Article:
After ‘Mist’ they saw things differently

Walter Smith-Randolph said he was interested in LeAnne Armstead from the moment he met her at a 2005 barbecue hosted by Villanova University’s Black Cultural Society.

But it took a long, long, long time for anything to come of it.

“I was a friend for 12 years,” he said.

The two became friends, a little closer than acquaintances, Mrs. Armstead said, but not best friends either. They regularly interacted with people in their social circle, and they had classes together. Mr. Smith-Randolph, 34, had a car when he was in school and recalled picking up Mrs. Armstead, 35, from her family home in Brooklyn as he drove back to college from his own family home in Queens Village, Queens. (“She says it only happened twice,” he said.)

However, he never made a move.

“She was beautiful, tall, beautiful, and I didn’t think she was in my class,” he said.

After they both graduated – she in 2008, he in 2009 – they continued to see each other sporadically. When Mr. Smith-Randolph, who earned a master’s degree in journalism from the City University of New York, later moved to Elmira, NY, for his first broadcasting job, Mrs. Armstead and another friend visited him there.

The two also often met with other people in New York for “gamewatches,” which are essentially casual alumni reunions on the occasion of Villanova basketball games.

Ms. Armstead said that in November 2017, when Mr. Smith-Randolph traveled to New York for a family event from Kalamazoo, Michigan, where he then worked, for a family event.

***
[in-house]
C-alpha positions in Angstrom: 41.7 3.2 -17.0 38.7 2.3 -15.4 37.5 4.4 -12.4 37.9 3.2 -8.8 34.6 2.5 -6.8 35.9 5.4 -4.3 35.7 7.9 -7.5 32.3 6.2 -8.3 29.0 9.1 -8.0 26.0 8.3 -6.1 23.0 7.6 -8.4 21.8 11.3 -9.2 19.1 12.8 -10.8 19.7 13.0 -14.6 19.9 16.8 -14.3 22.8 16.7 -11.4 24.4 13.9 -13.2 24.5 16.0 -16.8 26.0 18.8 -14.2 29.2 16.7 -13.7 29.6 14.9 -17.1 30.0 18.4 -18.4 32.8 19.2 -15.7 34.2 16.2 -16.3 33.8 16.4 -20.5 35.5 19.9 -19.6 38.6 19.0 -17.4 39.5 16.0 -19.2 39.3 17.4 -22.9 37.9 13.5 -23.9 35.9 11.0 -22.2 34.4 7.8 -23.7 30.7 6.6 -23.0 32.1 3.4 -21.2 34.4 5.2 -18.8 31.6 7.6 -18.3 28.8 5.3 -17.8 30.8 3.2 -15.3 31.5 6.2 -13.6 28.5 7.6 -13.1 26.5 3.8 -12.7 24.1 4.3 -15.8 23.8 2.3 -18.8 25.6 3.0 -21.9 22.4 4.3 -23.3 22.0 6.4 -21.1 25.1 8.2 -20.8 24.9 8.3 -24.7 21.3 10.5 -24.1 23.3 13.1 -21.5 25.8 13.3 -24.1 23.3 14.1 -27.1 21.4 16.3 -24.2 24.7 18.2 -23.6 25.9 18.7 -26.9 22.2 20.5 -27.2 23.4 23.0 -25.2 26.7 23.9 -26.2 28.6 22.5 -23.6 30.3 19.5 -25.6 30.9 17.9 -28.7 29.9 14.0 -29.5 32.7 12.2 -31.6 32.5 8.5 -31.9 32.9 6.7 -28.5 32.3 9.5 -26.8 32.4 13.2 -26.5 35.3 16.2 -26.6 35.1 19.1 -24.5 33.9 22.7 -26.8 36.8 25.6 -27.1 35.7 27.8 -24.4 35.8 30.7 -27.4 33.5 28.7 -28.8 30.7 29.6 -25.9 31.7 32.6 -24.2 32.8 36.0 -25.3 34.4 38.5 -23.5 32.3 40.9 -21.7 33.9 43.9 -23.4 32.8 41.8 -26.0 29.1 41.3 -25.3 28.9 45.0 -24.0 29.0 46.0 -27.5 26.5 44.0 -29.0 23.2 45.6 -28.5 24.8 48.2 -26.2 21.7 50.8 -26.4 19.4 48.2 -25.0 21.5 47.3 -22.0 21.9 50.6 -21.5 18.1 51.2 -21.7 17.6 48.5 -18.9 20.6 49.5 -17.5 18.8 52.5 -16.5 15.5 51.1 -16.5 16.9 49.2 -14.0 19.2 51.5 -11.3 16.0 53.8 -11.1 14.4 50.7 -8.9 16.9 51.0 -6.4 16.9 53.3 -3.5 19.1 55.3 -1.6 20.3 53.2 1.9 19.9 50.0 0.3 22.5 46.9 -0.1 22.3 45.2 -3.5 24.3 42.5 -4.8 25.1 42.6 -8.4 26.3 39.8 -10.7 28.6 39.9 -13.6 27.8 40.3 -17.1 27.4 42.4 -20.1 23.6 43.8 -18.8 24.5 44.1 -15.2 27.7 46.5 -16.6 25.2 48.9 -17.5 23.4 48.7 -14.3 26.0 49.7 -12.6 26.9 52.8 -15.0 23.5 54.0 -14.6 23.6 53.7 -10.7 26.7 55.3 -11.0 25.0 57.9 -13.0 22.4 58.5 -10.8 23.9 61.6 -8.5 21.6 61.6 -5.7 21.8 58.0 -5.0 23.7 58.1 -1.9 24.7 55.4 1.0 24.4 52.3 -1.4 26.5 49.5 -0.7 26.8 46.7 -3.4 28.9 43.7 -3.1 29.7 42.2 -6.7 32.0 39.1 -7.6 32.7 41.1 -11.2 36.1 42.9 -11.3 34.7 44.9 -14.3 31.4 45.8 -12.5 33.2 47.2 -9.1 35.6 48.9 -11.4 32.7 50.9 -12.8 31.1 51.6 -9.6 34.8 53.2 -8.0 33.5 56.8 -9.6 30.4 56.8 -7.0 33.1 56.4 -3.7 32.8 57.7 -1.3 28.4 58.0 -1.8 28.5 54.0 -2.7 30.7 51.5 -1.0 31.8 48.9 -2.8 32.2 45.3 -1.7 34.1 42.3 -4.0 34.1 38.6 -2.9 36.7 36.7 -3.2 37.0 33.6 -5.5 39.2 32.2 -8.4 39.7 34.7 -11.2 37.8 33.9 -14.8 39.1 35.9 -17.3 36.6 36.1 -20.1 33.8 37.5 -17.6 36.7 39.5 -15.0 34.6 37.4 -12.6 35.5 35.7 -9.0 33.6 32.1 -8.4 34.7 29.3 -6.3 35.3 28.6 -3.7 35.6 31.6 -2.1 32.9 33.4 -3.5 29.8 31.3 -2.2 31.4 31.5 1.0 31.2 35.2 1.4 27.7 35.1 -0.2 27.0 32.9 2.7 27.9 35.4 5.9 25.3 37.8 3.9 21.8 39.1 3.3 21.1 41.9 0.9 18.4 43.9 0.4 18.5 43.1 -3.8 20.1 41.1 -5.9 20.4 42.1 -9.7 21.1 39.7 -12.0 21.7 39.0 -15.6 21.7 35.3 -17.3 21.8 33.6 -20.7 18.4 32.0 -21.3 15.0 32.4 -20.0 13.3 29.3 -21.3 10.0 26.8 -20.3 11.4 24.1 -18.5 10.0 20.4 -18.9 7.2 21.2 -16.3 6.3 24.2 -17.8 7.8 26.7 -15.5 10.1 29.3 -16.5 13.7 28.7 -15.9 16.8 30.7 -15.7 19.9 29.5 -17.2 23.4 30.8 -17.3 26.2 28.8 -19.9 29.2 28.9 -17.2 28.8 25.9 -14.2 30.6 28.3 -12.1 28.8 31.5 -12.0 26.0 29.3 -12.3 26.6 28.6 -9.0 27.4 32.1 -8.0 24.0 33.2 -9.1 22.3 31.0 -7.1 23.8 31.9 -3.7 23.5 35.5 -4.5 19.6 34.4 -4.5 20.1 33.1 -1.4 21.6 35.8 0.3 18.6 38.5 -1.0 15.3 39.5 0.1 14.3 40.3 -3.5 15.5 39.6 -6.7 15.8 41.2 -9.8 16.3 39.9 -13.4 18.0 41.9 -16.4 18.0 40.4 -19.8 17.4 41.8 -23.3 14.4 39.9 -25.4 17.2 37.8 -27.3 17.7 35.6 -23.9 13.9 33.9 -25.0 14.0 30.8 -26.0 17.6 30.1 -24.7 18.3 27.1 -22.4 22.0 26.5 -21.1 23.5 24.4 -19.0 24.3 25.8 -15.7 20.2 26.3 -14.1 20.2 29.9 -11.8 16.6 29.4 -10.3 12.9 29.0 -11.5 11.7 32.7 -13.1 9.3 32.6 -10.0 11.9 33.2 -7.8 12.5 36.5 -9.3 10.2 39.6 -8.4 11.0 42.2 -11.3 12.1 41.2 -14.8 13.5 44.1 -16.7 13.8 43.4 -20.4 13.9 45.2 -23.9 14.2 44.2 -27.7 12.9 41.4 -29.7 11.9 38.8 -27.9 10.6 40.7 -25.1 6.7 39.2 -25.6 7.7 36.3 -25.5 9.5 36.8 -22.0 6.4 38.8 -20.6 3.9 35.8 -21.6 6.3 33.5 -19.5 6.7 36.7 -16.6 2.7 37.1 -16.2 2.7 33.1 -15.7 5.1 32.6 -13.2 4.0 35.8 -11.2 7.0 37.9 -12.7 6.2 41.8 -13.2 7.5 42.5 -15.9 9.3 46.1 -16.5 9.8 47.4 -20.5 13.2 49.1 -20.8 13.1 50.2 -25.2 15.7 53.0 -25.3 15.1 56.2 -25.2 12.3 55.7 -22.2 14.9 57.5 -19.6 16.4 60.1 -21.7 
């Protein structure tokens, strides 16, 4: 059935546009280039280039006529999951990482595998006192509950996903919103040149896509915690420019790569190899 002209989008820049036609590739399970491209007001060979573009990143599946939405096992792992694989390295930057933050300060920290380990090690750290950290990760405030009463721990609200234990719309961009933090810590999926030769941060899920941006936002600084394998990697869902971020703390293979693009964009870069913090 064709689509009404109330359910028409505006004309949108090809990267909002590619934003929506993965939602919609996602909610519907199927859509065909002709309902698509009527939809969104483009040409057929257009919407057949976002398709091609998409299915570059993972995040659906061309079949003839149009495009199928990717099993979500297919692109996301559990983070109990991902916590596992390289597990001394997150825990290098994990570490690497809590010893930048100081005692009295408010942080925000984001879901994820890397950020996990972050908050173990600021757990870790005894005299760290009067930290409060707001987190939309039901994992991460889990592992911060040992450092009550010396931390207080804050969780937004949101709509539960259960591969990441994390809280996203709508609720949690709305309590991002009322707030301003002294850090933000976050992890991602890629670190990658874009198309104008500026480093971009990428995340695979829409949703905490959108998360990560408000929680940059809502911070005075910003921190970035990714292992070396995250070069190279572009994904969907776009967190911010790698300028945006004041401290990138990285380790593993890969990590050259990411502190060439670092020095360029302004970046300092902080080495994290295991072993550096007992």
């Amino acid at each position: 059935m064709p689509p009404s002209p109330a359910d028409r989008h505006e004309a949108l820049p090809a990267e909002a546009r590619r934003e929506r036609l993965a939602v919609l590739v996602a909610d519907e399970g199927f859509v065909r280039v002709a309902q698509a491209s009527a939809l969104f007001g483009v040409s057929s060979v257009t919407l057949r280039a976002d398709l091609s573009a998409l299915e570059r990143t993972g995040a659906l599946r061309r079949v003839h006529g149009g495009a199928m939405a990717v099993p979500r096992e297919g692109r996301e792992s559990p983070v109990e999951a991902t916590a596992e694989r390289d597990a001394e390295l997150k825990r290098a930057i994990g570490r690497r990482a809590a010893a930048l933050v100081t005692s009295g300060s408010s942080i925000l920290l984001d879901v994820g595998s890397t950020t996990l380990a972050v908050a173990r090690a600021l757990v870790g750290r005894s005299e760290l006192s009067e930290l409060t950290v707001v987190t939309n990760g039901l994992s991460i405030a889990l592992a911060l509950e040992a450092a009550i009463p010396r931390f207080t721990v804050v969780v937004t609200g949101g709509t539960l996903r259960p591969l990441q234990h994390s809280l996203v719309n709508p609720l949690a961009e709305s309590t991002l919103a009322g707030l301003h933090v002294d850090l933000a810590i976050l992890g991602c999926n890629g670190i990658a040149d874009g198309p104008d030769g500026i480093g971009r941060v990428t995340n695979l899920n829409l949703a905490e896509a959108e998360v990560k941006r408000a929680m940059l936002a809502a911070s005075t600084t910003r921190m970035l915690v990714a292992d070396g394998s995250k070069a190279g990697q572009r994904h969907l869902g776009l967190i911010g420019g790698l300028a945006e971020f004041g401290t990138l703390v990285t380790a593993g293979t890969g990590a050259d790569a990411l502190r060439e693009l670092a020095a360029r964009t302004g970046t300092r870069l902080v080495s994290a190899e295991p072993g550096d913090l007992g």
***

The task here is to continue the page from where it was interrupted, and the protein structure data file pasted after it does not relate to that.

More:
They made plans to meet in Mist Harlem, which was then a bar, restaurant and event space. She was there with a group of friends, but the two made it a quasi-solo evening.

“My friends asked me, ‘How come you’re not dating him?'” said Mrs. Armstead. She replied, “He’s a catch, but I don’t want to ruin a friendship.”

The evening did make her think. She texted Mr. Smith-Randolph, who flew back to Michigan right after they met later that evening to make sure he got home safely. She made it clear to him in her mind that she was thinking of him more than casually.

Mr. Smith-Randolph recalls a little less subtlety over the course of the evening.

“When we started talking one-on-one, she grabbed my thigh,” said Mr. Smith-Randolph, who is now a research editor at Connecticut Public Broadcasting in Hartford. “I was like, oh wow, this is something.”

The two started texting every day, “about the smallest things,” said Ms. Armstead, now an e-commerce marketing manager at the Kroger Company, a grocer and retailer. When Mr. Smith-Randolph returned to New York the following month, both expected their relationship to evolve.

They had brunch together the day before New Year’s Eve and Mrs. Armstead said, “We were a little flirty, a little touching hands.”

When they went back to her apartment, she recalls, “He said, You know, you’re going to be my wife.”

But first she became his girlfriend. On December 31, 2017, Ms. Armstead said, “He asked me to be his girlfriend. And then we had our first kiss.” They dated for over two years before getting engaged in May 2020.

The couple, who will both use the last name Randolph and now in New Haven, Conn. married on November 6 at St. Thomas of Villanova Roman Catholic Church on their alma mater campus. Reverend Peter M. Donohue, the university’s president, performed the ceremony in front of 160 guests, all of whom were vaccinated against the coronavirus.

Speaking of the longtime friend who became his wife, Mr Smith-Randolph said: “She is one of my biggest supporters, she holds me accountable and she is loyal. Even if you mess up, she won’t let you down or let you down. She will help you through it. And she is beautiful.”

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